Four ways to help you bounce back
In this community we live in, the one skill we need more than any other is the ability to get back up. We will stumble, fall and sometimes it will feel as if your bounce-back ability has left you for good.
Sometimes, the stumble is small and getting back on track will be as easy as taking our next breath; other times the stumble will be small but it will feel like the final straw. Too often, it is the little things that will leave us face down, begging for mercy and wondering how on earth we will move forward.
As I read through the variety of posts on Facebook and Twitter, I see parents driven to tears, exhaustion and desperation. I also see some lives destroyed and families left devastated by avoidable incompetence and pure neglect. I then see those same parents and families being proactive and using that devastation to fuel their campaigns.
I see parents using humour to get themselves through the day and others just lurking in the background, not wanting to engage but needing to know that they are not alone. I see parents blogging, parents actively running groups, parents leading social media groups along with parents offering tea and a shoulder to cry on, others offering support virtually and others helping to fire up a campaign.
We all deal with stress differently; there is no right or wrong way to get back up. We don’t have to bounce back with force, we don’t have to get up and start running; we can get up slowly, with support or we can stay down for a short time to recharge our batteries.
We will all face a brick wall, a hurdle, of some description; whether that be the system, the practitioners, our own families or other parents. We all worry if people are judging us as we walk through this community – are we getting it right, do we know enough, do they think I am a good parent, do they really want to help me or are they trying to trick me? It’s called being human and sometimes when we stumble, that fear of judgement can also keep us down.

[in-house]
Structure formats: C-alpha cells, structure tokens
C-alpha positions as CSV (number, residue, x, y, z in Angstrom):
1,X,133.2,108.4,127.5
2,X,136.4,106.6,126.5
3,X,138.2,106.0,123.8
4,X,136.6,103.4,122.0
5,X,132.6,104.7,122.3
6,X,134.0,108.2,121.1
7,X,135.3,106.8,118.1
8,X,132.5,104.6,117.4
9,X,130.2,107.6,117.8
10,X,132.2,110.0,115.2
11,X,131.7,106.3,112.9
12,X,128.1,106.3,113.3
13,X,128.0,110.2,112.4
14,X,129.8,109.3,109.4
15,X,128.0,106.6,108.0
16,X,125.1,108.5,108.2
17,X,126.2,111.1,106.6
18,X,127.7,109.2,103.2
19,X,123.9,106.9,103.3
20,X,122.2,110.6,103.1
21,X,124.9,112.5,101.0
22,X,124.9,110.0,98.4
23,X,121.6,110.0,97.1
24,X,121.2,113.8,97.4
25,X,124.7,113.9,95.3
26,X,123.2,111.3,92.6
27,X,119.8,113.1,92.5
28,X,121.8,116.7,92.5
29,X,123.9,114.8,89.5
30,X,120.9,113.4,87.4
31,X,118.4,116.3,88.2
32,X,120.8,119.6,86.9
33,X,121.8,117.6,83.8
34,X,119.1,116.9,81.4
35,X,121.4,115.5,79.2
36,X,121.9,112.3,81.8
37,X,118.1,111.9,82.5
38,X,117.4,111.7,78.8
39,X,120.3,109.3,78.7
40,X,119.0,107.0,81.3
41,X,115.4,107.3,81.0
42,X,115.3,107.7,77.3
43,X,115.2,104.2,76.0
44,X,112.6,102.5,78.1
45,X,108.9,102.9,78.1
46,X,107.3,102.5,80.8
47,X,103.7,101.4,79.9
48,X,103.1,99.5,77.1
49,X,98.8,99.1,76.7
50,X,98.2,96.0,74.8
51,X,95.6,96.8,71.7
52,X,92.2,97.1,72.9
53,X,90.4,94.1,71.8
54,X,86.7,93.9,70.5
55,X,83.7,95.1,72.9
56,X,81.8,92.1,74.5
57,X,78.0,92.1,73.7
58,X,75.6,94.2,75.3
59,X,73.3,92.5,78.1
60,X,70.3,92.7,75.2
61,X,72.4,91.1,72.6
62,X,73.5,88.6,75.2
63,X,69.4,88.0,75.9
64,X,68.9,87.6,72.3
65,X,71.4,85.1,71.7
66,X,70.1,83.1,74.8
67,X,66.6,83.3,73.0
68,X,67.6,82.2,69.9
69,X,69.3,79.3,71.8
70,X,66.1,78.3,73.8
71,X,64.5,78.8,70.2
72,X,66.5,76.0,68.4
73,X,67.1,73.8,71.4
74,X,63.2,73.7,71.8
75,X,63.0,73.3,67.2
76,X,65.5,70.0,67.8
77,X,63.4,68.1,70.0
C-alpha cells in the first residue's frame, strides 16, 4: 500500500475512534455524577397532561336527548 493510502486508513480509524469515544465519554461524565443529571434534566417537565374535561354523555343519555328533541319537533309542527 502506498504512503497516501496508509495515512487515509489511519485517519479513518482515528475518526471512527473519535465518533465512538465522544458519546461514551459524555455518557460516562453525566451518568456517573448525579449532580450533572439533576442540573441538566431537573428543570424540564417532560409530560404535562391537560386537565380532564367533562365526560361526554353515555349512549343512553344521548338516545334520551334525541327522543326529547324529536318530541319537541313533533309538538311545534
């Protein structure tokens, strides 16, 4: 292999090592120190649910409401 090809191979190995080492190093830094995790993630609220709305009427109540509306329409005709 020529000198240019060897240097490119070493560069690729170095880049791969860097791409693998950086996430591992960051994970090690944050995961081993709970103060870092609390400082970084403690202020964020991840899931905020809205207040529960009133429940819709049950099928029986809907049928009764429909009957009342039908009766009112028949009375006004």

So what works for you?
I have asked many parents this question. Everyone is different and what works for one person won’t necessarily work for another. For example, one of my friends goes for a run to help her to clear her head and to recharge her batteries. Now, running is my idea of absolute hell – I was the girl who walked around the cross country trail (having a sly smoke) and if I am honest, it’s that idea of not having enough breath to talk which gets to me too. As anyone who knows me will tell you, not being able to talk won’t work for me but my not talking may help those around me (or so my husband tells me).
Here are some of the top ideas that others have said works for them.
- Meeting up with a friend for a coffee and chat. This can be a fairly flexible arrangement. One friend explained that when she is in a place emotionally where she needs to get back up, the one thing she can’t do is get dressed and put her face on, so she organises meeting her friend via Skype. She knows her friend won’t mind if she is still in her PJs with dirty hair and they have a coffee as they chat virtually. She also admitted that this can involve wine and not coffee when done one an evening and said this feels like a night out.
- Know who you can call on at weekends. Weekends can be really difficult. We think of it as family time so knowing who is happy for you to call them at weekend makes a big difference.